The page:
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THE ART AND SCIENCE OF DIABETIC FOOT CARE
The human foot is a marvel of mechanical construction. It has 26 bones, 29 joints and
42 intrinsic muscles of the foot, various ligaments, a skin about 4 mm thick, exquisite
nerve supply and abundant vascularity with good collateral supply. It is an
adaptation from the quadruple status to an orthograde, that is, the erect status. It has
taken the feet away from the eyes. That makes it more difficult to notice and take
care, unlike the animals that can and do take care of their feet. The feet come
together and form an arch in the sagittal plane. The individual foot has a lateral,
lower, flatter arch meant for weight bearing and a medial arch which is higher, to
hold and shelter the blood vessels and nerves. The thick plantar aponeuroses hold
the arches in shape. The foot itself is held in shape by the interossii and lumbricals of
the foot and the long tendons.1
The Diabetic Foot Care aims at detecting the signs that could bring the diabetic foot
at risk of ulceration. Diabetic Foot Care aims to act upon the signs, to see that the
small (and what may seem miniscule) problems do not get larger, worsen and pose a
danger to the integrity of the foot and or to the life itself.
Diabetic Foot Care attempts to quantify the problems. The elements that can be
1. Pressure on Feet: The elevated plantar pressure is a major risk factor.2
2. The blood flow.
3. The sensitivity of feet for vibration, pain, touch, pressure, heat and cold.
4. Direct measures for autonomic neuropathy and its surrogate markers.
The quantification of the abnormalities can help in diagnosis, characterization and in
predicting the outcome for the assessed foot may have.3 This leads to an important
consideration in Diabetic Foot Care i.e. the prevention. Prevention and the
educational efforts are well known to maintain an intact foot. 4,5
The assessment is intimately linked with preventive actions that are eminently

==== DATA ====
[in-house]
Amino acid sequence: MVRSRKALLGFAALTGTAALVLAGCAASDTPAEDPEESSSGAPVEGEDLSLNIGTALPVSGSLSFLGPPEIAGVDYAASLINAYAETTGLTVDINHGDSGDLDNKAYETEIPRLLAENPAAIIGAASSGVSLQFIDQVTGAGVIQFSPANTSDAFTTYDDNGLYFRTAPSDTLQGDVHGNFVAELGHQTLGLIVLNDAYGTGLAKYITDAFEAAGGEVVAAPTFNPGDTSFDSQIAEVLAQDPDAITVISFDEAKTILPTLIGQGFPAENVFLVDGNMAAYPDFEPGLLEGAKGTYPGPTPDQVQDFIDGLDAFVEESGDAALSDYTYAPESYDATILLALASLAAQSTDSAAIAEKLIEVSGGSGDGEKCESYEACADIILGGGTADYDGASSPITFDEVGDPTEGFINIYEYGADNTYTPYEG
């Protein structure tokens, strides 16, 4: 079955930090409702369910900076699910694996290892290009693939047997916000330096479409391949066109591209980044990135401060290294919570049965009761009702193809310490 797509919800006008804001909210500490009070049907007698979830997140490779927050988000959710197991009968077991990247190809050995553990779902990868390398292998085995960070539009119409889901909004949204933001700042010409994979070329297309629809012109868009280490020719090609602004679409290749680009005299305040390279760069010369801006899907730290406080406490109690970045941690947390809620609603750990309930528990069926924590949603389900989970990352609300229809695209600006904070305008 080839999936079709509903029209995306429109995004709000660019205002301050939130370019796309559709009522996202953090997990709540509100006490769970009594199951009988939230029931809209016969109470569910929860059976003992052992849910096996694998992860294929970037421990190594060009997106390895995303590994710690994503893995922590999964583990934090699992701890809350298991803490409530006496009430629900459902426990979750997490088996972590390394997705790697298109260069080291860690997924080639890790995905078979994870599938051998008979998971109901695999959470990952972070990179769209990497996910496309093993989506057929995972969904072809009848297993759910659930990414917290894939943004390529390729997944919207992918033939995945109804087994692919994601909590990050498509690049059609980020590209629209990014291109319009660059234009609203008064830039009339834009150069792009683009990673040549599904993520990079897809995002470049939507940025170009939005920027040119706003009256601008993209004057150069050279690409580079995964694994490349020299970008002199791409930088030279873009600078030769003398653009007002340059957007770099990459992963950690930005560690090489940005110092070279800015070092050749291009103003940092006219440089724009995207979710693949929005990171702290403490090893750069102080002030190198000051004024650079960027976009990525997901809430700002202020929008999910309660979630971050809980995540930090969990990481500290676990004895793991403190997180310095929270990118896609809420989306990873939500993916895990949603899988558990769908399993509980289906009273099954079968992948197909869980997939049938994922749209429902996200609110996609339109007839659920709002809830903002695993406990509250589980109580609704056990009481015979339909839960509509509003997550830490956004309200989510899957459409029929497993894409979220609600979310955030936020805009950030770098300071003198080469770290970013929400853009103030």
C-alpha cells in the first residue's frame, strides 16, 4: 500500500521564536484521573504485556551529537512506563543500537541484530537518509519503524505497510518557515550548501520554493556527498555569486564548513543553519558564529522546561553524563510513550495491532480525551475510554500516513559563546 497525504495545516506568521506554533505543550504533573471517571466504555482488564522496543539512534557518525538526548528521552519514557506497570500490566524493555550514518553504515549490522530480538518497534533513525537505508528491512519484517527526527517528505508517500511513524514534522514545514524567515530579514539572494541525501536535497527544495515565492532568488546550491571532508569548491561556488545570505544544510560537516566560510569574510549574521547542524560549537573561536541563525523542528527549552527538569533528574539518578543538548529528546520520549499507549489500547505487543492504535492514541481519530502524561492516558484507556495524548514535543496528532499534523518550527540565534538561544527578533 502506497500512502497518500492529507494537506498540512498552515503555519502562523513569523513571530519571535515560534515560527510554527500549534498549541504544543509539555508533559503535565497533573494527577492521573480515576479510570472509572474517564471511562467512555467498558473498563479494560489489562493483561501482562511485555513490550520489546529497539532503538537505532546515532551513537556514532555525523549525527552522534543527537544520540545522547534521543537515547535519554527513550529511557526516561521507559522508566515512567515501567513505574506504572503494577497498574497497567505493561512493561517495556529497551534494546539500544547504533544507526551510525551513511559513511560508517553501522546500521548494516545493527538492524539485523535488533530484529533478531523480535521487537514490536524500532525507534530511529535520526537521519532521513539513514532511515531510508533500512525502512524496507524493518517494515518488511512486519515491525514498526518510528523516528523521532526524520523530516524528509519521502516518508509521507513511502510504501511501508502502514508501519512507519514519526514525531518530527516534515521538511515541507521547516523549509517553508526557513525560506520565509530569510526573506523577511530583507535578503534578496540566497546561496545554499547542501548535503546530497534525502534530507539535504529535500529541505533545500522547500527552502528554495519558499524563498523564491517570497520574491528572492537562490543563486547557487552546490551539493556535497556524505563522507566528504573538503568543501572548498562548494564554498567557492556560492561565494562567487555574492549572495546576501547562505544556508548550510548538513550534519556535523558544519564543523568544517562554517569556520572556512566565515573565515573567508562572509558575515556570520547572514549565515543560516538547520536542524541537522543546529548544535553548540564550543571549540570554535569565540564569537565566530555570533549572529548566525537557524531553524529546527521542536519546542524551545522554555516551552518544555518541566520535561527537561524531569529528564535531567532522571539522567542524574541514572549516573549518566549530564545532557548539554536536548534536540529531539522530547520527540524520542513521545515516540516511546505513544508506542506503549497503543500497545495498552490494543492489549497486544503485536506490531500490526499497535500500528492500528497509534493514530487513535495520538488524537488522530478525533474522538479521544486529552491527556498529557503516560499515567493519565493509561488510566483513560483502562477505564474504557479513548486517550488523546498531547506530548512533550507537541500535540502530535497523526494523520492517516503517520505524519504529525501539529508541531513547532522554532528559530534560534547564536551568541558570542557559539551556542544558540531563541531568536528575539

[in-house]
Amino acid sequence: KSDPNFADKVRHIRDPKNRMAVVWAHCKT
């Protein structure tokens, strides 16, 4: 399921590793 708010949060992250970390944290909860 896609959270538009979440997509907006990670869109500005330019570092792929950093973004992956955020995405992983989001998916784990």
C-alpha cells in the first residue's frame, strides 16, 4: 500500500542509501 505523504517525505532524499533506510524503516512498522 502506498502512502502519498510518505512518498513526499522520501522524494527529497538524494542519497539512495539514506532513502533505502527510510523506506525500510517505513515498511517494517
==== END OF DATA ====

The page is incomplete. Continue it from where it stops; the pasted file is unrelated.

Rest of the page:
possible. The prevention can be in terms of treating abnormalities like
hypertrophied nails or adopting the abnormalities of the shape of the foot resulting
in high pressure by special footwear to reduce it below the critical level of
breakdown. It is known that the dorsal injuries of the foot are also caused by
footwear in many instances.6 There is evidence that appropriate footwear reduces
plantar pressure and can help healing the ulcer.7, 8, 9, 10
Diabetic Foot Care also treats the abnormalities and foot lesions on an outpatient
basis most of the times. This in itself is a cost effective exercise that leads to
considerable degrees of cure and amputation prevention.5
Diabetic Foot Care services thus lift a very considerable burden in terms of time, can
prevent hospitalization for patients, reduces the rate of amputations saving the clinic
and the hospital time, the costs etc. Costs are particularly important because
inpatient care for foot lesions is among the most frequent cause of admissions and
long stays and is costly.11
In India, there was a need of Diabetic Foot Care trained medics or paramedics which
is only partially fulfilled. There are some structured courses but we need more
widespread availability and more people trained for taking care of diabetic foot in
formal institutions. This scenario may look depressing but Diabetic Foot Care (and
teaching how it could be done) is not a complex high technology subject but a
simple, eminently transferable skill to persons with some science background.
Therefore what is really required is the awareness to recognize this need and actively
involve professionals in learning diabetic foot care.
Lastly, it is necessary to recognize that while Diabetic Foot Care works best with the
support of the diabetes team of a physician, a surgeon, a nurse trained in diabetes
care and others, Diabetic Foot Care is teamwork.
1. The Diabetic Foot. Edited by Bowker and Pffeifer, Sixth Edition, Mosby 2001.
2. The Diabetic Foot. Edited by Bowker and Pffeifer, Sixth Edition, pp 125,
3. Diabetic Neuropathy by Peter Dyke and P K Thomas, 2nd edition, pp 125,
WB Saunders & Company 1999.
4. Stokes IAF, Faris IB, Hutton WC: The Neuropathic ulcer and the loads on foot
in diabetic patients. Acta Orthop Scand 46:839-847, 1975.
5. Valente LA, Nelson MS: Patient Education for diabetic Patients. An integral
part of quality health care. J Am Podiatr Med Assoc 85:177, 1995.
6. Apelqvist J, Larsson J, Agardh C-D: The influence of external precipitating
factors and peripheral neuropathy on the development and outcome of the
diabetic foot ulcers. J Diabetes Complications 4:21-25, 1990.
7. Sanders JE, Greve JM, Mitchell SB, Zacharia SG: Material properties of
commonly-used interface materials and their static coefficients of friction
with skin and socks. J Rehabil Res Dev 35: 161-176, 1998.
8. Pieti DL, Watkins Pj, Foster AVM,Edmonds ME: Do new EVA moulded
or trainers efficiently reduce the high foot pressure in the diabetic foot?
[abstract 87], Diabetes 45(suppl 2):25A, 1996.
9. Perry Je, Ulbrecht JS, Derr JA, Cavagnah PR: The use of running shoes to
reduce plantar pressures in patients who have diabetes. J Bone Joint Surge
10. Lemmon D, Shiang TY, Hashmi A,et al; The effect of insoles in therapeutic
footwear: a finite element approach. J Biomech 30:615-620, 1997.
11. Rayappa PH,Raju KNM, Kapur A, Bjork S, Sylvest C, Dilip Kumar KM.
Economic Cost of Diabetes Care: The Bangalore Urban district diabetes study.
International Journal of Diabetes in Developing countries (1999) 19:87-96.